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Supreme Court ruling protecting LGBT people from job discrimination won't end efforts in Nebraska

Supreme Court ruling protecting LGBT people from job discrimination won't end efforts in Nebraska

Transgender and gay workers secured a big win Monday in the U.S. Supreme Court, but proponents of changing state law, too, say it’s important that they keep pushing.

State Sen. Patty Pansing Brooks of Lincoln said Monday that she will continue working this summer to pass a bill that would add sexual orientation and gender identity to state employment discrimination law.

“We want to make sure that these protections go to all employees,” said Pansing Brooks, who has backed such legislation without success for several years.

Because the legal system is complex, Pansing Brooks and other advocates said, the work to protect LGBTQ individuals from workplace discrimination isn’t finished. They received a huge boost, though, when the U.S. Supreme Court ruled 6-3 on Monday that those individuals are covered by Title VII of the Civil Rights Act of 1964.

Danielle Conrad, executive director of the ACLU of Nebraska, said the Supreme Court ruling is clear and “applies with equal force across all 50 states.” But it’s still “imperative” for state and local governments to pass laws on the matter, she said, to provide clarity and conformity in laws and to guarantee protection for all LGBT employees.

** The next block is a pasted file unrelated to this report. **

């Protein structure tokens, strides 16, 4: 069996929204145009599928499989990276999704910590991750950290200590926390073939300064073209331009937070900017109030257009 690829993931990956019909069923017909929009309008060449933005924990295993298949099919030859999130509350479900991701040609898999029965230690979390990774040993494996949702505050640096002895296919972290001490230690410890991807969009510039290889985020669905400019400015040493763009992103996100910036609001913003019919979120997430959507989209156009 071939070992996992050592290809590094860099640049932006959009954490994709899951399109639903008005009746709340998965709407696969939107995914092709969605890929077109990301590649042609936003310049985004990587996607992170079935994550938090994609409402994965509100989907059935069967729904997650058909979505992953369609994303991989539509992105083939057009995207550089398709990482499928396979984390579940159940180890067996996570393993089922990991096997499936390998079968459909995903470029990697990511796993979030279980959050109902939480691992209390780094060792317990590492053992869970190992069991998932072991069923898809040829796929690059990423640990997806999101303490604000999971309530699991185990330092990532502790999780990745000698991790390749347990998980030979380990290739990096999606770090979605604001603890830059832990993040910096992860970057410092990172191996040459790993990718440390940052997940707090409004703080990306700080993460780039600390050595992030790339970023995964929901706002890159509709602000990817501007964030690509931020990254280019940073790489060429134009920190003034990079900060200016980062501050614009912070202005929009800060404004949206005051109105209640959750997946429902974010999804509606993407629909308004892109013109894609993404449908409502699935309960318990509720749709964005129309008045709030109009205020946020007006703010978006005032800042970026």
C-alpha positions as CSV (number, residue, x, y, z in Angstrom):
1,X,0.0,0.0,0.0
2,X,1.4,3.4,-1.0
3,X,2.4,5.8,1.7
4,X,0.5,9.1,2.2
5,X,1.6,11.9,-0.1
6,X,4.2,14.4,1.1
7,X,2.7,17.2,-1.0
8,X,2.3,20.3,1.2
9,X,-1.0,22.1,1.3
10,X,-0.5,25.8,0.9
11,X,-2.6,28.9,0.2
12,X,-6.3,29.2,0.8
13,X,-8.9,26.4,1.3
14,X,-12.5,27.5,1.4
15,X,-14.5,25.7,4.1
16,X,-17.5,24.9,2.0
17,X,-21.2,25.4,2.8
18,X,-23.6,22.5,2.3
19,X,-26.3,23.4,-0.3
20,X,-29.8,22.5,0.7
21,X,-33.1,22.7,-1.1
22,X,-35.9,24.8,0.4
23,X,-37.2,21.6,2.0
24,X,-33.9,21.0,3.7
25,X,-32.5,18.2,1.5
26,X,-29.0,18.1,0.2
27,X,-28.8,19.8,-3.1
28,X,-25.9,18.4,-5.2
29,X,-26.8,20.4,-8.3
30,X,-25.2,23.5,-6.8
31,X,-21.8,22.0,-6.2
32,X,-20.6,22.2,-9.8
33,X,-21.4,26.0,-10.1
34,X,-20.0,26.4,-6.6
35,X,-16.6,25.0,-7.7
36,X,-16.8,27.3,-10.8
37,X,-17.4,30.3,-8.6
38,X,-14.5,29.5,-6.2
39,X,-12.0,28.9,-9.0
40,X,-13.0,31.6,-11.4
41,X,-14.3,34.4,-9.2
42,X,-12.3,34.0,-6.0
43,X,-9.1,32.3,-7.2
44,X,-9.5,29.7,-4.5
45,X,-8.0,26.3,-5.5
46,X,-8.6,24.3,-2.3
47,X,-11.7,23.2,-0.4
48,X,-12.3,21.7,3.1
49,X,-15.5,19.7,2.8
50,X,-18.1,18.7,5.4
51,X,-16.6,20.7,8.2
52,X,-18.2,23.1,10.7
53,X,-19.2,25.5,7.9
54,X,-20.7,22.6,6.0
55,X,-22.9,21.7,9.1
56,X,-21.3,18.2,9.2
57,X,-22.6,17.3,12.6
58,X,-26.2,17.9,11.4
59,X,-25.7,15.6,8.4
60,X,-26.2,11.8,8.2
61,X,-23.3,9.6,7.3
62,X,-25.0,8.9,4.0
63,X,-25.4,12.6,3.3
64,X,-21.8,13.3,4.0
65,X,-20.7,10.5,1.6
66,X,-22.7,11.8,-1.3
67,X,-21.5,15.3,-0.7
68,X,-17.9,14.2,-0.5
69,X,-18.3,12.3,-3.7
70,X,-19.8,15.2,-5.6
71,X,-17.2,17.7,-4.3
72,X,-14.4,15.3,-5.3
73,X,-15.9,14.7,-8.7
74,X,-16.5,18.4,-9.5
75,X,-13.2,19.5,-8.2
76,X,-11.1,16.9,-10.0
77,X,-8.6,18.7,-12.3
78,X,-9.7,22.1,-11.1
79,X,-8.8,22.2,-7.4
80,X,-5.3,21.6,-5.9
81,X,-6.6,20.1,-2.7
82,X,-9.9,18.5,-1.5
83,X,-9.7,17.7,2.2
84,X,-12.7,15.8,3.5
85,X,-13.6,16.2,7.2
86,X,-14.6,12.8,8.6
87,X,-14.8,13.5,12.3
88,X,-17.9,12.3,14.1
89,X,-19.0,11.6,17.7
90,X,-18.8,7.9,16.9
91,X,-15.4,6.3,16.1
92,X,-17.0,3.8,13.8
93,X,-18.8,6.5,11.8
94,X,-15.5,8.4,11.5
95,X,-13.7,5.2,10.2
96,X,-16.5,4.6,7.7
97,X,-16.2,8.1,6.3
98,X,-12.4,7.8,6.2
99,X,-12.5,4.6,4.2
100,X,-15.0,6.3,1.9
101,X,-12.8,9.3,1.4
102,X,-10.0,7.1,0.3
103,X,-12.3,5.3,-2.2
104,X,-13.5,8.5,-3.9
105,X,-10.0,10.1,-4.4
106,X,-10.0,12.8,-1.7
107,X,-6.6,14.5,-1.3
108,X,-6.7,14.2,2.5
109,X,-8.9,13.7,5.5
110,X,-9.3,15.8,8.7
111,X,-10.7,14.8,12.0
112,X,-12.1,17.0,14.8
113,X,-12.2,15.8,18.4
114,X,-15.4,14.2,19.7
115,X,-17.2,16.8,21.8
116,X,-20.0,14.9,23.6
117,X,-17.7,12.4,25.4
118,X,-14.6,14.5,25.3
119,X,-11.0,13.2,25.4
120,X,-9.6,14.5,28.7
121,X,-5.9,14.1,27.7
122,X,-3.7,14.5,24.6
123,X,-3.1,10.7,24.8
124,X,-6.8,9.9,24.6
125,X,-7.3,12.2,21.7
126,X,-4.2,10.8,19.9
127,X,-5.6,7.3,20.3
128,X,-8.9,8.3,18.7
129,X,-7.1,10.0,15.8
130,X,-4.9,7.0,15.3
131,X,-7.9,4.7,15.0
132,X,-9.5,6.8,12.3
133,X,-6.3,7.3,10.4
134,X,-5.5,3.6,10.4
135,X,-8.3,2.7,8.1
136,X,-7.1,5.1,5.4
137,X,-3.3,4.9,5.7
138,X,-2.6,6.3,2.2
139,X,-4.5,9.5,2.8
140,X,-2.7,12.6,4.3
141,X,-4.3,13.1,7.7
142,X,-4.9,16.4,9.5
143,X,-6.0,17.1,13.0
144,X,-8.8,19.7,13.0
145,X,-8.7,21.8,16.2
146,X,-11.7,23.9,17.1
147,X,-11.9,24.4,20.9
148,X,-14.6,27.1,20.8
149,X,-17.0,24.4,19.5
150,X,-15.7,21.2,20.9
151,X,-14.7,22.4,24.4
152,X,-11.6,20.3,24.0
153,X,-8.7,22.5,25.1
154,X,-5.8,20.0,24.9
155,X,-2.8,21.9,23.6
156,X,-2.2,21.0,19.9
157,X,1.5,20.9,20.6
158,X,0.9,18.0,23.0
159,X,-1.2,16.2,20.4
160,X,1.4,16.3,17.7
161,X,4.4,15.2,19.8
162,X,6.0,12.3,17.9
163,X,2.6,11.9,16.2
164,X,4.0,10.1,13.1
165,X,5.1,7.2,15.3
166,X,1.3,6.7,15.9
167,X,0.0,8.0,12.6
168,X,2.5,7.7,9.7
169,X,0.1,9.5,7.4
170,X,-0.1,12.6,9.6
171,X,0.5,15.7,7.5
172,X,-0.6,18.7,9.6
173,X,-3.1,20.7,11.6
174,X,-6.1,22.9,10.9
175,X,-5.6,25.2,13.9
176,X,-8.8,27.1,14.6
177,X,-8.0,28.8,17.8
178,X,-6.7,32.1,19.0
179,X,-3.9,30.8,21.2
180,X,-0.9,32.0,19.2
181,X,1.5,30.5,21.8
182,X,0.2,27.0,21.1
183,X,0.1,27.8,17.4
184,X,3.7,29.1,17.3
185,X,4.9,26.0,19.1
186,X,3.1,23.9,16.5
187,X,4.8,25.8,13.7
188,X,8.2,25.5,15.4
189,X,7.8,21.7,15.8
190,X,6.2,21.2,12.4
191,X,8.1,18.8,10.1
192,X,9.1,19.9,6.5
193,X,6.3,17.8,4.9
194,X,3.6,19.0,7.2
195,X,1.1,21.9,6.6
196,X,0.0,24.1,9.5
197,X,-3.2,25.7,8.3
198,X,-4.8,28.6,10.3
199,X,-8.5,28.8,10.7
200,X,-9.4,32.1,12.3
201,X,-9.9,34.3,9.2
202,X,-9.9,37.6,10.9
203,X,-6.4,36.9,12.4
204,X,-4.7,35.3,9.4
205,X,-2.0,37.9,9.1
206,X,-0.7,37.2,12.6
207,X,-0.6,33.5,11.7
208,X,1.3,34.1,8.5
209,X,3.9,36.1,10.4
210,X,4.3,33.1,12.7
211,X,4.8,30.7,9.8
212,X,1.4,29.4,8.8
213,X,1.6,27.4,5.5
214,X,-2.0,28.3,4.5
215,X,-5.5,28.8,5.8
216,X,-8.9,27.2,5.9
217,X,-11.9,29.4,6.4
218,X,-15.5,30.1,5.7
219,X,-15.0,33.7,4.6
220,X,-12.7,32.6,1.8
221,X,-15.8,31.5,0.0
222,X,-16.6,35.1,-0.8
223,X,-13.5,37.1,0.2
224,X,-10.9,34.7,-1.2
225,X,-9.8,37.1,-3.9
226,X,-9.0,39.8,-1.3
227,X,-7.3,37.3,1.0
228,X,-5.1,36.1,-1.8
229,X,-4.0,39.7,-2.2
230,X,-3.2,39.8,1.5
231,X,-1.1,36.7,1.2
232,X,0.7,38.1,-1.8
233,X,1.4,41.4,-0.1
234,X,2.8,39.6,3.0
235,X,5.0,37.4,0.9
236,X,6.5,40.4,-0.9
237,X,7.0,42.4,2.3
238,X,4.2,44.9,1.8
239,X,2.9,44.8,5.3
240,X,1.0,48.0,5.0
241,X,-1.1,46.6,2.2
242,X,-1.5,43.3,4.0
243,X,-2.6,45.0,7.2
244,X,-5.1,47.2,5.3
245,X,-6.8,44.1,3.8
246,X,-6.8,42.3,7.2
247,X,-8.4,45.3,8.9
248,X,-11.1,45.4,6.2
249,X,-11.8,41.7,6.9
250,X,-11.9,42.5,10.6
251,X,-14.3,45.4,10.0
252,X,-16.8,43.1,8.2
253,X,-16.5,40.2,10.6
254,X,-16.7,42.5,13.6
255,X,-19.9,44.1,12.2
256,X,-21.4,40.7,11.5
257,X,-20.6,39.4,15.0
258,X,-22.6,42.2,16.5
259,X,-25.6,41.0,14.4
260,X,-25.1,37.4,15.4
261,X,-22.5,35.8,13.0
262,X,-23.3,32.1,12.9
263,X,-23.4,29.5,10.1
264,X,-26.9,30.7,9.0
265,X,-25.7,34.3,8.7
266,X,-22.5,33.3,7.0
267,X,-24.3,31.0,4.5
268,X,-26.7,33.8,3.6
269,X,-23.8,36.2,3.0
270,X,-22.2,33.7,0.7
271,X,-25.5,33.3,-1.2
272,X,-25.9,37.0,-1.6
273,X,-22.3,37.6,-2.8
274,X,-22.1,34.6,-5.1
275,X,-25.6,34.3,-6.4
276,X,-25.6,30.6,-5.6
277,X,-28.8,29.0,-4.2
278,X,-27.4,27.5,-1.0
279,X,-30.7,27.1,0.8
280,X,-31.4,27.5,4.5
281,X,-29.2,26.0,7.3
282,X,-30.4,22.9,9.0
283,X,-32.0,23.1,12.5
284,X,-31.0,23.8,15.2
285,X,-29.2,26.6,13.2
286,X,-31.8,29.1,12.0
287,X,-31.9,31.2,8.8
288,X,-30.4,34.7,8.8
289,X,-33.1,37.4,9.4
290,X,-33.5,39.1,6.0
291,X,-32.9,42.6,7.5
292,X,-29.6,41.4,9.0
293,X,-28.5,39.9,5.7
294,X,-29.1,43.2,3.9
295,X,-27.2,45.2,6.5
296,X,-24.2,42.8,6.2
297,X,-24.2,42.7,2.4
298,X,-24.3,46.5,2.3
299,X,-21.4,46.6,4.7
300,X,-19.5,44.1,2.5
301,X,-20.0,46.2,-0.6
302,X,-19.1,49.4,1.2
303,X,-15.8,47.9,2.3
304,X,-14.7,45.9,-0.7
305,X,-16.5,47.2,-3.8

Businesses of fewer than 15 employees, for instance, aren’t covered by Title VII.

Representatives of gay and transgender, business and nonprofit groups in Nebraska welcomed the Supreme Court decision. Six Nebraska organizations, including labor and business groups, sent a joint message.

“Today is a turning point for fairness and equality in our nation and Nebraska,” the statement said in part. “Workplaces should be welcoming for everyone, and all workers should feel safe to be our authentic selves.”

The groups included the Greater Omaha Chamber, Lincoln Chamber of Commerce, the Nebraska State AFL-CIO, ACLU of Nebraska, Heartland Workers Center and OutNebraska.

Pat Tetreault, director of the University of Nebraska-Lincoln’s centers for women and for the LGBTQA+ community, became choked up while talking about the ruling.

“I think it’s an amazing success that our constitutional rights were upheld,” said Tetreault, who added that she was speaking for herself and not UNL. “It’s good to know that the Supreme Court sees LGBT people as deserving of having the same rights as other people when it comes to employment.”

Pansing Brooks said she has a 31-year-old son who is gay. Protecting his and others’ workplace rights “is the appropriate way to treat our brothers and sisters and neighbors and friends,” she said. This state should embrace everyone, she said, and send the message that “Nebraska is open for business.”